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Posts Tagged ‘encouragement’

It’s important to see how we can advance in healing wounds. (Ricardo Lagos)

When I tell a good long-time friend that I’m seeing my orthopedist on Friday, she shares experience I hadn’t considered. Doc’s expected first request: “Make a fist.”

The inevitable surfaces. My middle finger has more arthritis than muscle and bone. It had old-lady inflexibility before my hand had a major conflict with the concrete—and lost.

We’re talking about pain. Healing rarely includes magic-wand results. My gut reaction says run from impending digital distress, but I have a book signing to schedule, a guitar waiting for me to take it out of its case, a real-life schedule to maintain, blogs to type with more than one finger, my next book to write, as well as grandchildren who bring no-time-to-sit-still joy.

I remove the brace and unwrap a foreign hand. Hi, there, righty. Want to shake hands with lefty? Or at least curve across the top surface of her flesh for a while?

We’ll work together, every part of me, past and present. As a girl child reared in the middle of the twentieth century I was taught to have no needs. The older woman Terry speaks against such nonsense. A warehouse needs stock before it can distribute goods. A flower needs the power of seed—within itself—to flourish.

Healing wounds. A lifelong process. I’m not sure what I can expect on Friday, but this isn’t Friday.  Today, I curl and uncurl uncooperative fingers as the sun and rain take turns in the summer day skies.

Thanks for the photo, hubby Jay

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What lies behind us and what lies before us are tiny matters compared to what lies within us.
(Ralph Waldo Emerson)
  

Outdoor solar lights line the walkway to my brother-in-law’s house.  They were a birthday gift from my older son’s family—so recently that the lights have not yet absorbed enough sun to shine. Their brightness exists as a potential, a promise.

Yesterday, I sat and watched as my daughter-in-law skillfully assembled the lights. My younger son and oldest granddaughter planted them.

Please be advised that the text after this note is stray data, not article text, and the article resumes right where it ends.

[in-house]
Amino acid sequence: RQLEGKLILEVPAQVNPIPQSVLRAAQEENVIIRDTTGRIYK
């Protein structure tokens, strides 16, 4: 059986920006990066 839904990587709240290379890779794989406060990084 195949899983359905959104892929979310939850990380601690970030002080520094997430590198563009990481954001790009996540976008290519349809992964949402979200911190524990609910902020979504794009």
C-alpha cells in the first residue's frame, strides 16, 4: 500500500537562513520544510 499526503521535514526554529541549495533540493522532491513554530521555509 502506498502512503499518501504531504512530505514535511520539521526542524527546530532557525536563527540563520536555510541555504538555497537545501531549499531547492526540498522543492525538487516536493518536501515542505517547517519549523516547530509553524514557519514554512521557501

My right hand is bound in a brace; I’m clutching a tissue with the other. Even if I were uninjured and well, I would have a better chance of repairing a cracked raw egg than understanding line one of the directions. I am recovering from a respiratory infection—on an antibiotic long enough to see significant improvement. I have a doctor’s okay to travel, but I am not fully recovered.

Recovery, another form of beginning. Illness and setbacks cause me to forget the internal light that needs time in a different kind of light.

My husband and I laugh about life’s absurdities with our second son Steve and his fiancé, Cecelia. We joke about our childhoods, the inevitable roadblocks that affect everyone.

I see the light in my family’s eyes and recognize it as love.

The sky is late-May blue. The assembled outside lights are not yet needed.

What matters is what lies within.

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Gratitude is the most exquisite form of courtesy. (Jacques Maritain)


I have attended fairs as a vendor, an author selling The Curse Under the Freckles, the first book in my soon-to-be-released series, The Star League Chronicles. The second book, Stinky, Rotten Threats, will be released soon.

However, I have never tried signing with a broken hand. The swelling is down enough to allow thumb and index finger to meet. I am at a health fair sponsored by a local senior center.

As I wish magic for a reader, it feels akin to a spell because each letter of every word can be read. My signature hasn’t been repeated often enough to reach celebrity status, spasmodic lines that mimic the measurement of earthquake tremors.

Blessings, however, seem to abound.

My table is in an ideal spot—one of the first seen, but it is isolated from the crowd.

My friend, G., gets a fresh cup of coffee for me. Then, later, she watches my table so I can get a sandwich. She collects samples from the booths, and then lets me browse a little as well.

The frozen gel pack I brought for my aching hand has warmed. A YMCA director replaces it with a bag of ice. The director of the senior program at the Y is especially helpful.

I’m impressed by the number of volunteers who pass by. Good, generous, people.

Broken places throb. In my hand, in life. It’s the nature of a broken place. Even in my middle-grade fiction, I don’t avoid the shattered. I suspect the contrast of darkness and light makes the beauty of kindness more striking. Perhaps even exquisite. Thanks to all the givers in the world.